Religion by Region

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Gallup has surveyed Americans for religion’s importance and broken the results up by state. Here’s the map:
Importance of Religion.png
So what’s the explanation? Says Gallup: The question of why residents of some states (e.g., Mississippi and other Southern states) are highly likely to report that religion is an important part of their lives, while residents of other states (e.g., Vermont and other New England states) are much less likely to report the same is fascinating, but difficult to answer simply. Well, the simplest explanation is membership in religious institutions. New England and the Pacific Northwest (OR, WA, AK) have the lowest membership rates, with the rest of the West (except Utah and New Mexico) not far behind. By contrast, what we call the Southern Crossroads (TX, OK, LA, AR, MO) and some but not all states in the South have the highest membership rates. Of course, that to some extent begs the question, which Gallup does not presume to answer. In case you’re interested, I can recommend Silk and Walsh, One Nation Divisible: How Regional Religious Differences Shape American Politics.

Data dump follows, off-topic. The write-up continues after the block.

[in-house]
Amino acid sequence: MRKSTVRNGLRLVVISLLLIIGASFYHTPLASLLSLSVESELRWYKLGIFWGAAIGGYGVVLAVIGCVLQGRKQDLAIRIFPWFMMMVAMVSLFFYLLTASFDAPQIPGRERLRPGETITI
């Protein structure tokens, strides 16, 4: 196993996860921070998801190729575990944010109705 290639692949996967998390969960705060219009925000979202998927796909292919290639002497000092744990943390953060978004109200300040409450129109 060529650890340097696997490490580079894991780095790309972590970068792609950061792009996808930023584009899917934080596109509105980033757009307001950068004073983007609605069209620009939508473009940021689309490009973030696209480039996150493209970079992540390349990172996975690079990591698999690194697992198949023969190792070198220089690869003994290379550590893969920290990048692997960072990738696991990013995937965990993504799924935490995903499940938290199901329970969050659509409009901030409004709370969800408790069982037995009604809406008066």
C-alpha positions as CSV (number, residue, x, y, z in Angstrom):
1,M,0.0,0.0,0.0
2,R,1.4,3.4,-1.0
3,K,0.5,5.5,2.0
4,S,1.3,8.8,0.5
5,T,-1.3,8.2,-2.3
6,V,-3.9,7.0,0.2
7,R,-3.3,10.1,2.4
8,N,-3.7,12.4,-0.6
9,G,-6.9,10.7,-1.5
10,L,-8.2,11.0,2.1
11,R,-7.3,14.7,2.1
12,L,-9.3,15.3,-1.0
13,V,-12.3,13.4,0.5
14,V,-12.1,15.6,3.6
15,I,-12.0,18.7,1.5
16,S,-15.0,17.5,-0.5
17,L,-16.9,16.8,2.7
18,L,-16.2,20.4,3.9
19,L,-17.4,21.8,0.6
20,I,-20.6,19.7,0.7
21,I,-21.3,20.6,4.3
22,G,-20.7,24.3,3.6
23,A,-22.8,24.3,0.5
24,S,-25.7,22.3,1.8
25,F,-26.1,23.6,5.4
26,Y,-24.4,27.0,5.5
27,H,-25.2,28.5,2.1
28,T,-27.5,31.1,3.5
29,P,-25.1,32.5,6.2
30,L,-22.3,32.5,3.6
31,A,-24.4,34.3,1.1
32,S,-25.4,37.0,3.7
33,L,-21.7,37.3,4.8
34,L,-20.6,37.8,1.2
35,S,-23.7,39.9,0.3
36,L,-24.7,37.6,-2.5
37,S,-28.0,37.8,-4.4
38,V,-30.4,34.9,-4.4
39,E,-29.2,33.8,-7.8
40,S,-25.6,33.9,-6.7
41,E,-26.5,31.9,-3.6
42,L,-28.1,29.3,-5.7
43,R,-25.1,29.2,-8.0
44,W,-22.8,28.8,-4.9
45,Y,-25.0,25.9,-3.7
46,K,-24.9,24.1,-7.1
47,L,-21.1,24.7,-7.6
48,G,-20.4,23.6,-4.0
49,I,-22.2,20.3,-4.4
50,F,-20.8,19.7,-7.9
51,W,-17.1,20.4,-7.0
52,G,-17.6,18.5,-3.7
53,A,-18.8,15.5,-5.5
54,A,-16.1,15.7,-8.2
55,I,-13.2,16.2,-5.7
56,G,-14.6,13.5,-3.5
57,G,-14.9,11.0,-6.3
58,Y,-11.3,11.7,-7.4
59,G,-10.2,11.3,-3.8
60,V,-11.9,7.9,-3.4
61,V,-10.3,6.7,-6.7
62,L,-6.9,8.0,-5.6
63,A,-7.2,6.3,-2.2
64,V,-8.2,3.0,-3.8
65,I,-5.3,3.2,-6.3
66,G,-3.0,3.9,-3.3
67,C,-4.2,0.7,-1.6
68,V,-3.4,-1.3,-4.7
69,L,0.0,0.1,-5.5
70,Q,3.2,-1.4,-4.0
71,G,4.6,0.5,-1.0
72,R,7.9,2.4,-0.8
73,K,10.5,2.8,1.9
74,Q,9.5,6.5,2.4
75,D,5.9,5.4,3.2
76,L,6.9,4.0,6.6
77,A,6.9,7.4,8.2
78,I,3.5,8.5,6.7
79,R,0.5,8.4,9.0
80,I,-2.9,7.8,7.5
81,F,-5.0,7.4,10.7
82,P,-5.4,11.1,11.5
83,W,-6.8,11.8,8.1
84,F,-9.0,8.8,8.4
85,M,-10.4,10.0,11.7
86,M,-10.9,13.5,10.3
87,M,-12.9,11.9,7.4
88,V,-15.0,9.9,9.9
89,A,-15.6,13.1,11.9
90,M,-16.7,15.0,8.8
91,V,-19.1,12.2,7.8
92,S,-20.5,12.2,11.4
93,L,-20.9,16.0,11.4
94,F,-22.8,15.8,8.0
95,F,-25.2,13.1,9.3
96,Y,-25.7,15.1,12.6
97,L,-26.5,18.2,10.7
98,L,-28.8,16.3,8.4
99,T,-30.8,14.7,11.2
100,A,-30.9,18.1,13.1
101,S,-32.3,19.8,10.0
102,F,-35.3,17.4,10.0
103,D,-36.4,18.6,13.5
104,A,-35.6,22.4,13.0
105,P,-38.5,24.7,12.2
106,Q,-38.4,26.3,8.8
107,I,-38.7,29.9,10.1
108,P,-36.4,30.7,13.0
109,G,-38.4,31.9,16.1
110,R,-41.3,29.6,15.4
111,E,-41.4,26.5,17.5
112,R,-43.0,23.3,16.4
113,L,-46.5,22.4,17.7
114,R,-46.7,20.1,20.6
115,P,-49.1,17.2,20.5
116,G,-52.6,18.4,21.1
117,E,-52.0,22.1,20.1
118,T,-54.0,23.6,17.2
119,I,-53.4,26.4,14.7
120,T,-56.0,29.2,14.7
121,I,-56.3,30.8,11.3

And while we’re on the subject, in the past election, Obama carried all the least religious states except Alaska, while McCain carried all the most religious except North Carolina and all the “more religious” except Virginia and Indiana. Other than McCain’s Arizona, the three northernmost Mountain states (ID, MT, and WY), and two-thirds of Nebraska, Obama carried all the “less religious” and “average” states. In other words, the 2008 election makes clear how much of a dividing line religiosity is in American politics.